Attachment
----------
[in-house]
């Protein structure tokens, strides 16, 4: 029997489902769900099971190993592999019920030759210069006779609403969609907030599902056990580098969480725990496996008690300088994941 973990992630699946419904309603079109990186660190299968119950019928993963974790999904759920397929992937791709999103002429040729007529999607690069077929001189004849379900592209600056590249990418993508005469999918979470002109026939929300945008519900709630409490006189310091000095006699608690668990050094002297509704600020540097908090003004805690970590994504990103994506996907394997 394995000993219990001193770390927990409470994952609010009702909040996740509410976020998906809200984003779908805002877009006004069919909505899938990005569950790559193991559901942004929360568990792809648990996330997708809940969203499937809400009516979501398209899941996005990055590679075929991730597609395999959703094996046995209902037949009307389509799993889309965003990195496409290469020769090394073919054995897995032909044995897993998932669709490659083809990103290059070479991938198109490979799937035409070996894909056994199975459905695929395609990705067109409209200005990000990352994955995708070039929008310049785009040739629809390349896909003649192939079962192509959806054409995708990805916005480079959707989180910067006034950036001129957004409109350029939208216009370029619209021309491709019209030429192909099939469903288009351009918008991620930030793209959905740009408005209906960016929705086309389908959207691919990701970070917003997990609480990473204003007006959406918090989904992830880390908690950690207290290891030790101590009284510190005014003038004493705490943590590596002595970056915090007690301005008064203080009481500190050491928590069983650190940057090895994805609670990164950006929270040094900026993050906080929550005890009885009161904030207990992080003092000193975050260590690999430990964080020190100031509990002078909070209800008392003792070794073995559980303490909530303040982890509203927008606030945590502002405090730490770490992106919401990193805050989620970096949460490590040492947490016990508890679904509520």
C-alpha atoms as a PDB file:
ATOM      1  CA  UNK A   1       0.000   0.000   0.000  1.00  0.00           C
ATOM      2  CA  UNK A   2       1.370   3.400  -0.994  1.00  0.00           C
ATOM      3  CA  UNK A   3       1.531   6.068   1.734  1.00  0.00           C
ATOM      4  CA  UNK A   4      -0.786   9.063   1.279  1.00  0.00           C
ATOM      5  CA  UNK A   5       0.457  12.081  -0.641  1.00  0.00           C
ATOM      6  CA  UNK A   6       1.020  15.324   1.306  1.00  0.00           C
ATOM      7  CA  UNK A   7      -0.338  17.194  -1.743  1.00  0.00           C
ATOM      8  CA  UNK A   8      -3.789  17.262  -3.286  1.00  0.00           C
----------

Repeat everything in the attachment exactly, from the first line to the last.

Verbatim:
[in-house]
């Protein structure tokens, strides 16, 4: 029997489902769900099971190993592999019920030759210069006779609403969609907030599902056990580098969480725990496996008690300088994941 973990992630699946419904309603079109990186660190299968119950019928993963974790999904759920397929992937791709999103002429040729007529999607690069077929001189004849379900592209600056590249990418993508005469999918979470002109026939929300945008519900709630409490006189310091000095006699608690668990050094002297509704600020540097908090003004805690970590994504990103994506996907394997 394995000993219990001193770390927990409470994952609010009702909040996740509410976020998906809200984003779908805002877009006004069919909505899938990005569950790559193991559901942004929360568990792809648990996330997708809940969203499937809400009516979501398209899941996005990055590679075929991730597609395999959703094996046995209902037949009307389509799993889309965003990195496409290469020769090394073919054995897995032909044995897993998932669709490659083809990103290059070479991938198109490979799937035409070996894909056994199975459905695929395609990705067109409209200005990000990352994955995708070039929008310049785009040739629809390349896909003649192939079962192509959806054409995708990805916005480079959707989180910067006034950036001129957004409109350029939208216009370029619209021309491709019209030429192909099939469903288009351009918008991620930030793209959905740009408005209906960016929705086309389908959207691919990701970070917003997990609480990473204003007006959406918090989904992830880390908690950690207290290891030790101590009284510190005014003038004493705490943590590596002595970056915090007690301005008064203080009481500190050491928590069983650190940057090895994805609670990164950006929270040094900026993050906080929550005890009885009161904030207990992080003092000193975050260590690999430990964080020190100031509990002078909070209800008392003792070794073995559980303490909530303040982890509203927008606030945590502002405090730490770490992106919401990193805050989620970096949460490590040492947490016990508890679904509520």
C-alpha atoms as a PDB file:
ATOM      1  CA  UNK A   1       0.000   0.000   0.000  1.00  0.00           C
ATOM      2  CA  UNK A   2       1.370   3.400  -0.994  1.00  0.00           C
ATOM      3  CA  UNK A   3       1.531   6.068   1.734  1.00  0.00           C
ATOM      4  CA  UNK A   4      -0.786   9.063   1.279  1.00  0.00           C
ATOM      5  CA  UNK A   5       0.457  12.081  -0.641  1.00  0.00           C
ATOM      6  CA  UNK A   6       1.020  15.324   1.306  1.00  0.00           C
ATOM      7  CA  UNK A   7      -0.338  17.194  -1.743  1.00  0.00           C
ATOM      8  CA  UNK A   8      -3.789  17.262  -3.286  1.00  0.00           C